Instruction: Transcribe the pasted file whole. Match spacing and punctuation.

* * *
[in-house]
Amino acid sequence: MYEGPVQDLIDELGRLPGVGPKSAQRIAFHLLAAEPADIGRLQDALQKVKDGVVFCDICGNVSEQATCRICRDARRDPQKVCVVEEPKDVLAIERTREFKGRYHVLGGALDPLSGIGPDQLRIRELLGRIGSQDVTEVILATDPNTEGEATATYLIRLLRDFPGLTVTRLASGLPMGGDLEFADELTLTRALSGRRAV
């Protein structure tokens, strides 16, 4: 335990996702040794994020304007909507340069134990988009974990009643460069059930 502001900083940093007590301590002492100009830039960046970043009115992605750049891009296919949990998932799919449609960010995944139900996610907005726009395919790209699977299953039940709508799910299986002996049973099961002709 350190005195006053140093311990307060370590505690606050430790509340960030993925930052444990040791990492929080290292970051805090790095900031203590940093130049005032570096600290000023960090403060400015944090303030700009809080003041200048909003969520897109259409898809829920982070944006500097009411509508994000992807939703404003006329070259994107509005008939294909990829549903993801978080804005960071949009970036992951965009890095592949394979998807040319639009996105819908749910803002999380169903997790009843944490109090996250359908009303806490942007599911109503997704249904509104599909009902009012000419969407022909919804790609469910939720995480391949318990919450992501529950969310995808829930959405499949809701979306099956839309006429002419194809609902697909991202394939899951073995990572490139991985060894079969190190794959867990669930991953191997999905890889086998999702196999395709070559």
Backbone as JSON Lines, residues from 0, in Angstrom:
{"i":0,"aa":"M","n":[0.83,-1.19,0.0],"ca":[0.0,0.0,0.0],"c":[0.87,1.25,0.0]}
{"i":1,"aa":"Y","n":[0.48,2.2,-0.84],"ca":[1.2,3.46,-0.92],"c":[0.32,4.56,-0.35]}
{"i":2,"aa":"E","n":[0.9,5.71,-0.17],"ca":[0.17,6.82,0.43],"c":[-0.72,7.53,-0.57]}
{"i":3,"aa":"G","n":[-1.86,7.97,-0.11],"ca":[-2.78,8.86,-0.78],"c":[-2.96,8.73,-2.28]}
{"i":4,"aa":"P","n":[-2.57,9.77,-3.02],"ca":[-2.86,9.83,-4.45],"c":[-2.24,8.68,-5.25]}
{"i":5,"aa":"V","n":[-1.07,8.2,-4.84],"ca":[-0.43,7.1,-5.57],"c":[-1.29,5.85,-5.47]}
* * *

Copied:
[in-house]
Amino acid sequence: MYEGPVQDLIDELGRLPGVGPKSAQRIAFHLLAAEPADIGRLQDALQKVKDGVVFCDICGNVSEQATCRICRDARRDPQKVCVVEEPKDVLAIERTREFKGRYHVLGGALDPLSGIGPDQLRIRELLGRIGSQDVTEVILATDPNTEGEATATYLIRLLRDFPGLTVTRLASGLPMGGDLEFADELTLTRALSGRRAV
């Protein structure tokens, strides 16, 4: 335990996702040794994020304007909507340069134990988009974990009643460069059930 502001900083940093007590301590002492100009830039960046970043009115992605750049891009296919949990998932799919449609960010995944139900996610907005726009395919790209699977299953039940709508799910299986002996049973099961002709 350190005195006053140093311990307060370590505690606050430790509340960030993925930052444990040791990492929080290292970051805090790095900031203590940093130049005032570096600290000023960090403060400015944090303030700009809080003041200048909003969520897109259409898809829920982070944006500097009411509508994000992807939703404003006329070259994107509005008939294909990829549903993801978080804005960071949009970036992951965009890095592949394979998807040319639009996105819908749910803002999380169903997790009843944490109090996250359908009303806490942007599911109503997704249904509104599909009902009012000419969407022909919804790609469910939720995480391949318990919450992501529950969310995808829930959405499949809701979306099956839309006429002419194809609902697909991202394939899951073995990572490139991985060894079969190190794959867990669930991953191997999905890889086998999702196999395709070559």
Backbone as JSON Lines, residues from 0, in Angstrom:
{"i":0,"aa":"M","n":[0.83,-1.19,0.0],"ca":[0.0,0.0,0.0],"c":[0.87,1.25,0.0]}
{"i":1,"aa":"Y","n":[0.48,2.2,-0.84],"ca":[1.2,3.46,-0.92],"c":[0.32,4.56,-0.35]}
{"i":2,"aa":"E","n":[0.9,5.71,-0.17],"ca":[0.17,6.82,0.43],"c":[-0.72,7.53,-0.57]}
{"i":3,"aa":"G","n":[-1.86,7.97,-0.11],"ca":[-2.78,8.86,-0.78],"c":[-2.96,8.73,-2.28]}
{"i":4,"aa":"P","n":[-2.57,9.77,-3.02],"ca":[-2.86,9.83,-4.45],"c":[-2.24,8.68,-5.25]}
{"i":5,"aa":"V","n":[-1.07,8.2,-4.84],"ca":[-0.43,7.1,-5.57],"c":[-1.29,5.85,-5.47]}